The sudden announcement that Sir Alan Budd is to leave the Office of Budget Responsibility (OBR) after only 3 months may fatally wound the already less than fully credible flagship reform introduced by Chancellor George Osborne.
Various reasons that have been cited as to why the OBR is somehow superior to previous arrangements.
The first was that it would be ‘politically neutral’ and not subject to the ‘political cycle’. The allegation was that Treasury forecasts in the past had been unduly influenced by Ministers. This objective has been repeatedly undermined. First, the proto-OBR was set up by the Tories before the election and Sir Alan was employed to work on it – as a political employee. Hardly conducive to maintaining an image of impartiality!
Then last week the OBR conveniently rushed out a 2 page report on employment forecasts, which appeared just-in-time for David Cameron to wave it around at PMQs. This raised further issues about OBRs “independence”.
The second claim was that somehow the OBR would produce ‘better’ forecasts than the Treasury. But it is staffed by Treasury officials, housed in the Treasury, reliant on Treasury models, data and number crunching. It has does not have substantialy independent staff, methods or data sources. It has no track record. We will not know if any of its forecasts are better than HMTs (or independent forecasters) for years.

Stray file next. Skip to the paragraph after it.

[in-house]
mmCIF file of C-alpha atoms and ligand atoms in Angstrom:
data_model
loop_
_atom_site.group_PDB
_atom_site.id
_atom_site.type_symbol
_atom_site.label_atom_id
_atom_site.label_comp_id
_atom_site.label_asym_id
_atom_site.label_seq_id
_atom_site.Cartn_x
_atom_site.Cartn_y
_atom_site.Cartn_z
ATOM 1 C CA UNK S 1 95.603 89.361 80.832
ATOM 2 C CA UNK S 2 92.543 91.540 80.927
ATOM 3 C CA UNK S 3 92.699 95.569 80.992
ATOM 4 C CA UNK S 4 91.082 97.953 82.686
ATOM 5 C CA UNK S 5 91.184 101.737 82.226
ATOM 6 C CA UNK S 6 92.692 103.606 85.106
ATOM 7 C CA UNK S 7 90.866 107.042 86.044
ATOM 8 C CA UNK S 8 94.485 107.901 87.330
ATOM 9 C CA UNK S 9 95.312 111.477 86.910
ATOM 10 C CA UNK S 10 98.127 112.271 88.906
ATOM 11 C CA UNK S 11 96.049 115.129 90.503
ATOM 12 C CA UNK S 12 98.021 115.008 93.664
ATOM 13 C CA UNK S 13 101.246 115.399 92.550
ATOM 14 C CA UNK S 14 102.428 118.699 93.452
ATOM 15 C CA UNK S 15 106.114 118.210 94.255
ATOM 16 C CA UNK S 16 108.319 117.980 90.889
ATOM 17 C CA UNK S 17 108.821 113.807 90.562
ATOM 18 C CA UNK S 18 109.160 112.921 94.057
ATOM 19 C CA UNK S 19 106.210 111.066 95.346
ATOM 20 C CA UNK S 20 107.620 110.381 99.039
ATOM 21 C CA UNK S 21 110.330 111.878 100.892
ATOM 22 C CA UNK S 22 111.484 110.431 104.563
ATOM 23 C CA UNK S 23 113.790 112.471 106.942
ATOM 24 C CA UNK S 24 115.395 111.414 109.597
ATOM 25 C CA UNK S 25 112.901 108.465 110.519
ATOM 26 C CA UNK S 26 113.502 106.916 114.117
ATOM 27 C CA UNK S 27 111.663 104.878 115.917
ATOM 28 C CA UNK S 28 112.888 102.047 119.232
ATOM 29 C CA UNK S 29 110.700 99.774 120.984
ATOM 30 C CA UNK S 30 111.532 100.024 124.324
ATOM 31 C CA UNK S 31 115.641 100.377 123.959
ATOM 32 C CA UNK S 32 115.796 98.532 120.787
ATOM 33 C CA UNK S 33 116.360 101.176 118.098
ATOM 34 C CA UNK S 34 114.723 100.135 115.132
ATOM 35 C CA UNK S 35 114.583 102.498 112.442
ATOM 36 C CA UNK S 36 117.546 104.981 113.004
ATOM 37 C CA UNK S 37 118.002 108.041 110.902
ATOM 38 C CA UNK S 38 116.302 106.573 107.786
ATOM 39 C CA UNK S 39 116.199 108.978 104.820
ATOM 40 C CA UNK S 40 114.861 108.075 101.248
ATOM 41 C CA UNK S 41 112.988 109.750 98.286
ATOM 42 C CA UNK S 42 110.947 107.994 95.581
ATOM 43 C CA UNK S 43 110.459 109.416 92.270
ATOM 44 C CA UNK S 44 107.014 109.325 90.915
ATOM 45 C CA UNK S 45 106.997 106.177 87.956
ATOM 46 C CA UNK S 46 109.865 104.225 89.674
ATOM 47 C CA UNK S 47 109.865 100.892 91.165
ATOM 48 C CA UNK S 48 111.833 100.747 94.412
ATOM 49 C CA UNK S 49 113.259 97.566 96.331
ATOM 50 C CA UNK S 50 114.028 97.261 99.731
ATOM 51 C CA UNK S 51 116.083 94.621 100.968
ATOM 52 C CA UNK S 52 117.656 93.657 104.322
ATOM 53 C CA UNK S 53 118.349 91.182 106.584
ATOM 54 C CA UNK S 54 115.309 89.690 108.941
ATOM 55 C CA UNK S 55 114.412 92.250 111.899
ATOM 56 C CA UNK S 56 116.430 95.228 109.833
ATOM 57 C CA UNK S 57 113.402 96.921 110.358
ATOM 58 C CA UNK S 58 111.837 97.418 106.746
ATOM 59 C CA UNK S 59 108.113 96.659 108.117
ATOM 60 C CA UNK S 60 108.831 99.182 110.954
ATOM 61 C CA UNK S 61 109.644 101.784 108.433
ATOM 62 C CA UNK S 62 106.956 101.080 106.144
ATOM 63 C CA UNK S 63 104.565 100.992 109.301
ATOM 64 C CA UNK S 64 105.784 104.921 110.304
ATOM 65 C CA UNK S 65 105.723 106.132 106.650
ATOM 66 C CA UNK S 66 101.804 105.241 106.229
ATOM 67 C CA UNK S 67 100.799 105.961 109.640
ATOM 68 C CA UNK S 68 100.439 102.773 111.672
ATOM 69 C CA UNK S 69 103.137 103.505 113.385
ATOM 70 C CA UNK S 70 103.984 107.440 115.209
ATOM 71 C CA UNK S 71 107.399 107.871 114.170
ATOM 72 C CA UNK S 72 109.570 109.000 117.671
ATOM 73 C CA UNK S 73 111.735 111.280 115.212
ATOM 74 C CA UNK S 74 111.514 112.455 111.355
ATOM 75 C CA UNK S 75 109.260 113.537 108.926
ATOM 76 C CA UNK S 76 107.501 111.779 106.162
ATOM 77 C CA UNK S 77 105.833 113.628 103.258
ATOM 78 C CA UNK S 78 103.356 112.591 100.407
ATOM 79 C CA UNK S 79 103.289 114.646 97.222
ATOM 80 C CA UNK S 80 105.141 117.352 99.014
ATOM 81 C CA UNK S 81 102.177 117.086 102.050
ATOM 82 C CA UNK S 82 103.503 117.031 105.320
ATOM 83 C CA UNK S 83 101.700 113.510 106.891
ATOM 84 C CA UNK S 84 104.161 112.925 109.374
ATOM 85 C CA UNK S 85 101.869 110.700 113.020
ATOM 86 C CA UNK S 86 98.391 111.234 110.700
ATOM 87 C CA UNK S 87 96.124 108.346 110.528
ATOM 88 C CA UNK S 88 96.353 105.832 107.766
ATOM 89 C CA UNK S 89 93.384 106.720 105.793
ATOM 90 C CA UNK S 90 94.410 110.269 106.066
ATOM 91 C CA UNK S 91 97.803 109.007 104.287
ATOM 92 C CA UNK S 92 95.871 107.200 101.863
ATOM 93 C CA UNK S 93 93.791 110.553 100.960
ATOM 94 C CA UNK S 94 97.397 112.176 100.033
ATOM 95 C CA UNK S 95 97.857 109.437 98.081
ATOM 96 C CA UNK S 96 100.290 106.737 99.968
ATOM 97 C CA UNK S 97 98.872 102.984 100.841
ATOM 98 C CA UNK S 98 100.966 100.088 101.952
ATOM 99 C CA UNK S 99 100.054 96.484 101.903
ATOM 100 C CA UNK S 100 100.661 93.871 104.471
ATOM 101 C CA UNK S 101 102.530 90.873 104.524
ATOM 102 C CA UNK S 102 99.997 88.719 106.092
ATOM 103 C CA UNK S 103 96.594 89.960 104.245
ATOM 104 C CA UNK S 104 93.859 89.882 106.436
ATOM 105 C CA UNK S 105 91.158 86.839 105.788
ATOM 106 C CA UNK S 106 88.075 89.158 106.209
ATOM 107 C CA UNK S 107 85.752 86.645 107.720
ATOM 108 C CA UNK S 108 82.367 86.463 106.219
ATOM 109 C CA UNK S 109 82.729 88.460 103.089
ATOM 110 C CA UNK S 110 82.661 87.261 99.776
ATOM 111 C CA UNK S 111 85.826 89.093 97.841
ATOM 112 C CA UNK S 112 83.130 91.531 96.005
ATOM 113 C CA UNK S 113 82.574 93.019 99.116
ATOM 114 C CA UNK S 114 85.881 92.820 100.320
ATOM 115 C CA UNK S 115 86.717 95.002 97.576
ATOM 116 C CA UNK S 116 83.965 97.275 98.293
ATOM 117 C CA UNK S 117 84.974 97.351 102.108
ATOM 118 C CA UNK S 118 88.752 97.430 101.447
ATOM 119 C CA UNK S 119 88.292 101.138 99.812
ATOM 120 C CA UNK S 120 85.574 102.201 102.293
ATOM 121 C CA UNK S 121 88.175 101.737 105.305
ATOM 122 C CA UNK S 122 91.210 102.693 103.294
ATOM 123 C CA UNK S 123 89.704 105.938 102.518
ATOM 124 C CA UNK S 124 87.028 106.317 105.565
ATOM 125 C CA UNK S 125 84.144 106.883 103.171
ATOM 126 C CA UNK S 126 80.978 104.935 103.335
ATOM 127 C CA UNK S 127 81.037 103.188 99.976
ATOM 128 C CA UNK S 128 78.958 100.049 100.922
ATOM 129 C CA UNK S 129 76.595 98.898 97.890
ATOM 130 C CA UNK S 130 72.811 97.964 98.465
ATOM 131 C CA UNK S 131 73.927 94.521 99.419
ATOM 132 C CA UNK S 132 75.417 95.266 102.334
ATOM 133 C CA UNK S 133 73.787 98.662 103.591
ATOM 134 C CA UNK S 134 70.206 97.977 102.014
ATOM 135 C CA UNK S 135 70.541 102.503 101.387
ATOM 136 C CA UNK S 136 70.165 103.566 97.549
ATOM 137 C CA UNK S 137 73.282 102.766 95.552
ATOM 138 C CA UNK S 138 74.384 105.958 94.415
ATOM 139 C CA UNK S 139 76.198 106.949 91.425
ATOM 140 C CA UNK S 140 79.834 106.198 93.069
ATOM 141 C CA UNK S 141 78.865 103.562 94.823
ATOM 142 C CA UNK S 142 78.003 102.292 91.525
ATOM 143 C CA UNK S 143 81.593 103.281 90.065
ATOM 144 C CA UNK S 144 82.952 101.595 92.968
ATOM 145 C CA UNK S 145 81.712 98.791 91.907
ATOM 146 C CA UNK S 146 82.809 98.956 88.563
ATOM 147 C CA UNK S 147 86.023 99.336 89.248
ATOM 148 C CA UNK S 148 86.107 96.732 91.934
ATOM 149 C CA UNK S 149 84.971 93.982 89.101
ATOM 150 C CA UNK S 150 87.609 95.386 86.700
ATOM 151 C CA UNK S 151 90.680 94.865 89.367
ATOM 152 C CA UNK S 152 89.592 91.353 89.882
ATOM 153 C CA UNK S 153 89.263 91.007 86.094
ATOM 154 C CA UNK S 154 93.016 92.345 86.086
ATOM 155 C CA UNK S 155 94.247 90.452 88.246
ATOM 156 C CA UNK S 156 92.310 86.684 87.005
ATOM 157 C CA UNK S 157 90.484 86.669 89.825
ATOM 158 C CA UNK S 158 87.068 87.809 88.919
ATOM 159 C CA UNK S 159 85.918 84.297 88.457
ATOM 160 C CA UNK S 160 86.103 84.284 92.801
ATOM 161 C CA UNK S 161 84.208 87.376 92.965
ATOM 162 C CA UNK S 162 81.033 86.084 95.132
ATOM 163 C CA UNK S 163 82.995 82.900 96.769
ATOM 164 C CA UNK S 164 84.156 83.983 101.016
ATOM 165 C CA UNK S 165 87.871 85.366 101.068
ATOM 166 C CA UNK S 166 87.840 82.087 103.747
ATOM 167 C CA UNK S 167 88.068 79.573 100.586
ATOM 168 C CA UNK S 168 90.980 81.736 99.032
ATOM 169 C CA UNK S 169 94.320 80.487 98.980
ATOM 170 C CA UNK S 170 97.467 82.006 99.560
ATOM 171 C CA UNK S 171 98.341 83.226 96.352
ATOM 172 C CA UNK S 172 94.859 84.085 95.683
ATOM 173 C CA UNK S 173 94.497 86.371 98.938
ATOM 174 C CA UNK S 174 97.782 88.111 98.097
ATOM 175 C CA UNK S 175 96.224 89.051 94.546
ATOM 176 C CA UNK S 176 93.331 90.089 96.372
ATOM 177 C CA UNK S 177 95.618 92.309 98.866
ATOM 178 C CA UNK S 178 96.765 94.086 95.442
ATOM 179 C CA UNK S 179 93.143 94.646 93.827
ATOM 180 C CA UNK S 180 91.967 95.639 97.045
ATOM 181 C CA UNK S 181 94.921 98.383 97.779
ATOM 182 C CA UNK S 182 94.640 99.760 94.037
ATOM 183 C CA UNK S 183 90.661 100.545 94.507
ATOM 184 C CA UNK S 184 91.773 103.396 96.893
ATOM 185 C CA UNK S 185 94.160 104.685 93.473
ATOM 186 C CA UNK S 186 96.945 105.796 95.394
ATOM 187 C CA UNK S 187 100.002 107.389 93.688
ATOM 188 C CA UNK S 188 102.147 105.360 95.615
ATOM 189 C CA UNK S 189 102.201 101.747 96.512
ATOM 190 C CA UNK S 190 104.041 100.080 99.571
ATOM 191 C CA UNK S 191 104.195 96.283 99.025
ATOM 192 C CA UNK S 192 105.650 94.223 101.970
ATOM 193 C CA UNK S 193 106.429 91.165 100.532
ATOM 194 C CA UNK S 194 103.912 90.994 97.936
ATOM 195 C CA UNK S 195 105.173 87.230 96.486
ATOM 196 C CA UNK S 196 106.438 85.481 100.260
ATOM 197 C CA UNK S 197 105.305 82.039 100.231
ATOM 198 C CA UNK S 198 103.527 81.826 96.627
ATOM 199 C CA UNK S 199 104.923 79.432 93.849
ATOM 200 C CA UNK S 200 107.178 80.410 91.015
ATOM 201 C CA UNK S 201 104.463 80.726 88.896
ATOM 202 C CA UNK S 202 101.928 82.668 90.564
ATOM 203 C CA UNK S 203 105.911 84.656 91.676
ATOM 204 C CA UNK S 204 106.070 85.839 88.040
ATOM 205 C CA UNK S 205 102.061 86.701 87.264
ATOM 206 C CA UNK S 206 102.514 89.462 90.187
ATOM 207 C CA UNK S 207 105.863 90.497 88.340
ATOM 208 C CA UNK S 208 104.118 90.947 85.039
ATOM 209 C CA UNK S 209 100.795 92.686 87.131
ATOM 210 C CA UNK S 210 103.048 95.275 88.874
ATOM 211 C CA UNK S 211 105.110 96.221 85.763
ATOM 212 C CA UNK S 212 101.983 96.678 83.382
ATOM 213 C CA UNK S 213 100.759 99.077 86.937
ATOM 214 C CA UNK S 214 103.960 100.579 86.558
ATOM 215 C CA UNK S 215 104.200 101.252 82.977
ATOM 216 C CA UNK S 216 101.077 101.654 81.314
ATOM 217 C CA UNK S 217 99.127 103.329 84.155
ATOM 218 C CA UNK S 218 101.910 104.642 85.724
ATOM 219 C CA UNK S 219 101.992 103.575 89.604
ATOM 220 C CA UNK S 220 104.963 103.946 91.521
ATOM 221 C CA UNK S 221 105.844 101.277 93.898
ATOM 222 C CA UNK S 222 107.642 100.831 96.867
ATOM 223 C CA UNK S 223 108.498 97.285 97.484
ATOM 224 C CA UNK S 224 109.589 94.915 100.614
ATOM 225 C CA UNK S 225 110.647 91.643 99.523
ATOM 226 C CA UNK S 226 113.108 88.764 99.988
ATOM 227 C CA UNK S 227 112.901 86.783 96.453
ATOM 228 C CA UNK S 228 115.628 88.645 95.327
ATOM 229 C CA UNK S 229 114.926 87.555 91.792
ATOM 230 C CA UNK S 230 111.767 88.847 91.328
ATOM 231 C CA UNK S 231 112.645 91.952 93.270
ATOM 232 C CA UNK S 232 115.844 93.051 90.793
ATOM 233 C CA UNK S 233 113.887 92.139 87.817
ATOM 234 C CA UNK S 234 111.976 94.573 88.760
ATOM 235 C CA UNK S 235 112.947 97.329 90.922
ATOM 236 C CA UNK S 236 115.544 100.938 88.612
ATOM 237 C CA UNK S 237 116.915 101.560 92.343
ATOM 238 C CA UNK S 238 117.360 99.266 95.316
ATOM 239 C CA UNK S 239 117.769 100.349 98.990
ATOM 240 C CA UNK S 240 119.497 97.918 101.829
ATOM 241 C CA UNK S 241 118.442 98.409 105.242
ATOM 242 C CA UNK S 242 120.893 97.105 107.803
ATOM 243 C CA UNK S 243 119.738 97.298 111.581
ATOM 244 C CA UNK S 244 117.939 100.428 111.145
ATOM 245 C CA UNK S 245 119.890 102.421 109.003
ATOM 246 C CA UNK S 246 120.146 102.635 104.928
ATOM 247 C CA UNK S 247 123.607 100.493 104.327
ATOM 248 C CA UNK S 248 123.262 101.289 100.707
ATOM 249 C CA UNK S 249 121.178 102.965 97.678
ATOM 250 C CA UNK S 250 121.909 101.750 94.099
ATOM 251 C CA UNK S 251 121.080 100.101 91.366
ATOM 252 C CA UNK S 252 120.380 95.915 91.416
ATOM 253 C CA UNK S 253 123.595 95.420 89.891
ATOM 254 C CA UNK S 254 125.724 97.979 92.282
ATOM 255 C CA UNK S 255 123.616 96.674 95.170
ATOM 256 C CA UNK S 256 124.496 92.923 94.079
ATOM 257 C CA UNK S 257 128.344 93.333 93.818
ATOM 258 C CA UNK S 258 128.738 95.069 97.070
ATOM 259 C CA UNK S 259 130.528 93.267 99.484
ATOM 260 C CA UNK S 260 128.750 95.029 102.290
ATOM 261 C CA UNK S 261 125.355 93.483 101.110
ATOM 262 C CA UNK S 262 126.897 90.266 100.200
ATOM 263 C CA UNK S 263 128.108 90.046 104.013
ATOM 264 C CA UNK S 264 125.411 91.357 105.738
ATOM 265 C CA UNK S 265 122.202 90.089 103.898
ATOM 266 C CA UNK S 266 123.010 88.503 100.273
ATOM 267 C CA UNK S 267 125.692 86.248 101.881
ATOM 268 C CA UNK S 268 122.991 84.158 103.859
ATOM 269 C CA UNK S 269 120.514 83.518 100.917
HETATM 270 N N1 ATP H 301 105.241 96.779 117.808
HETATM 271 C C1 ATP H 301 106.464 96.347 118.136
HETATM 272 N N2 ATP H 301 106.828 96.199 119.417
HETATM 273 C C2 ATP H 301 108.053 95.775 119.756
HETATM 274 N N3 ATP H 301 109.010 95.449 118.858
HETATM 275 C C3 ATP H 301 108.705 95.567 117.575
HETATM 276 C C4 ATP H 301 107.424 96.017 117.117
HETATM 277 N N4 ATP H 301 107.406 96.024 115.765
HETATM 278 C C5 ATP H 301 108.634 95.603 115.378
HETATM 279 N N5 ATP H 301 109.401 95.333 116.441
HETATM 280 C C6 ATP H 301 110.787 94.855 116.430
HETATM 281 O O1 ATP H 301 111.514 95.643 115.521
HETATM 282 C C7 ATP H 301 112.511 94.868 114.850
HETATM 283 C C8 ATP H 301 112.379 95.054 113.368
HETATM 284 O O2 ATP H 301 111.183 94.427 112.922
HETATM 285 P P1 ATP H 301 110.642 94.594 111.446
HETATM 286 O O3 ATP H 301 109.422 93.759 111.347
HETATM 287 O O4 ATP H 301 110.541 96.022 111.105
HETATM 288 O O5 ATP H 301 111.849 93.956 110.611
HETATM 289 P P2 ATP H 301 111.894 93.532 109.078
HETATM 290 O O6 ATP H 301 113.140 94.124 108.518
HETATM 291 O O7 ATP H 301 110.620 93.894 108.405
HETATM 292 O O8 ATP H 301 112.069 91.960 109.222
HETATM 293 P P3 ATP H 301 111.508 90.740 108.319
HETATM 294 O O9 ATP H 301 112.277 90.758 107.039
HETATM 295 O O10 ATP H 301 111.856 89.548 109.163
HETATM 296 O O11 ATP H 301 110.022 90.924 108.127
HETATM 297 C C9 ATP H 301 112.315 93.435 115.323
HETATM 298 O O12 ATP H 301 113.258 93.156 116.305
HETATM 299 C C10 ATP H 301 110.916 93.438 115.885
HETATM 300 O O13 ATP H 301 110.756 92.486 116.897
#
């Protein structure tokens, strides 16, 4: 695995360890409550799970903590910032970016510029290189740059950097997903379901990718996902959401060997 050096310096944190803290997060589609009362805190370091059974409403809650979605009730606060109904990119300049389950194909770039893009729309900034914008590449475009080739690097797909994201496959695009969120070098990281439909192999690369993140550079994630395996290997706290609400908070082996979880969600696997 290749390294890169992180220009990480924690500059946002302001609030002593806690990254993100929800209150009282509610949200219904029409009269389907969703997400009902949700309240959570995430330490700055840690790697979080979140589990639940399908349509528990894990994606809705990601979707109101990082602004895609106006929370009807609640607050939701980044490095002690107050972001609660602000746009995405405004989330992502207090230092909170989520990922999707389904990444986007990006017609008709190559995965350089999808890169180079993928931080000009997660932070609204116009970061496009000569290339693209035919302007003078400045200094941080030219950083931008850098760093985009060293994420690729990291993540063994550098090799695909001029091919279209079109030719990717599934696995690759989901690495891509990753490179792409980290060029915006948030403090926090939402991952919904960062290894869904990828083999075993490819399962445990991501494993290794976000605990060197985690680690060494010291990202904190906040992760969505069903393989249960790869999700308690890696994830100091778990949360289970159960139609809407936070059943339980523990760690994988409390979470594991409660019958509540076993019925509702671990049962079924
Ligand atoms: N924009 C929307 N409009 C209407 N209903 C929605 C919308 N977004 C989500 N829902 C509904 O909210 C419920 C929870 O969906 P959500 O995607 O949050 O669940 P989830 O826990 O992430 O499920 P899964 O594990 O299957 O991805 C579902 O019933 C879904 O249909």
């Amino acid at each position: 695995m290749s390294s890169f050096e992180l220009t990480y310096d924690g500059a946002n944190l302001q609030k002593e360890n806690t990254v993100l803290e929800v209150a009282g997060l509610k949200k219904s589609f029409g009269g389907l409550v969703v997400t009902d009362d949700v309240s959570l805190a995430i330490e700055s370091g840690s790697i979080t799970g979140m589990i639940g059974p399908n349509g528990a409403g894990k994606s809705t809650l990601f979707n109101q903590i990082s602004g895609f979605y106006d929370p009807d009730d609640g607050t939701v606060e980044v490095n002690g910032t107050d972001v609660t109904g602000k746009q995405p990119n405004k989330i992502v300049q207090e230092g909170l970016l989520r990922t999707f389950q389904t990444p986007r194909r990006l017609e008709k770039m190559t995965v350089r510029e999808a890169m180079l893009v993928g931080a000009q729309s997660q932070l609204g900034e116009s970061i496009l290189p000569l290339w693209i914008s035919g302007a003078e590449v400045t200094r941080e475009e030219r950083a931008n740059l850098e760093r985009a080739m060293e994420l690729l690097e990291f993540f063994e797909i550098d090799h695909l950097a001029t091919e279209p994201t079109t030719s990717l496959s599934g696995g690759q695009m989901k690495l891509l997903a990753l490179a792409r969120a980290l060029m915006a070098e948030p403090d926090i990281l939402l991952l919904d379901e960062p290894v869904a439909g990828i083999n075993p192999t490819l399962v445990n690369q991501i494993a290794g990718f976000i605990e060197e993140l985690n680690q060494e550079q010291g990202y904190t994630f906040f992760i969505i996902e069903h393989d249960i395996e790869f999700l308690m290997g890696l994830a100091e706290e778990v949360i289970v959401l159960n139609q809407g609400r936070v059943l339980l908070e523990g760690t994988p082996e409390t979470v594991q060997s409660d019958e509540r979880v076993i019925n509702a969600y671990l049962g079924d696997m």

Why government should “outsource” economic and fiscal forecasts to an unproven outfit with no track record, no really independent operation and and only a supposedly independent head as a reason to believe in it is a mystery. Why anyone took this seriously, especially the media, is an even bigger mystery.
The spin today is that Sir Alan always intended to go after 3 months. If that is the case (a) why didn’t they say so and (b) why didn’t they moderate the impact of his decision to leave by having his replacement already lined-up?
Unless the government does something drastic, quickly, it looks like OBR will be one of the shortest-lived ‘radical innovations’ in British government ever.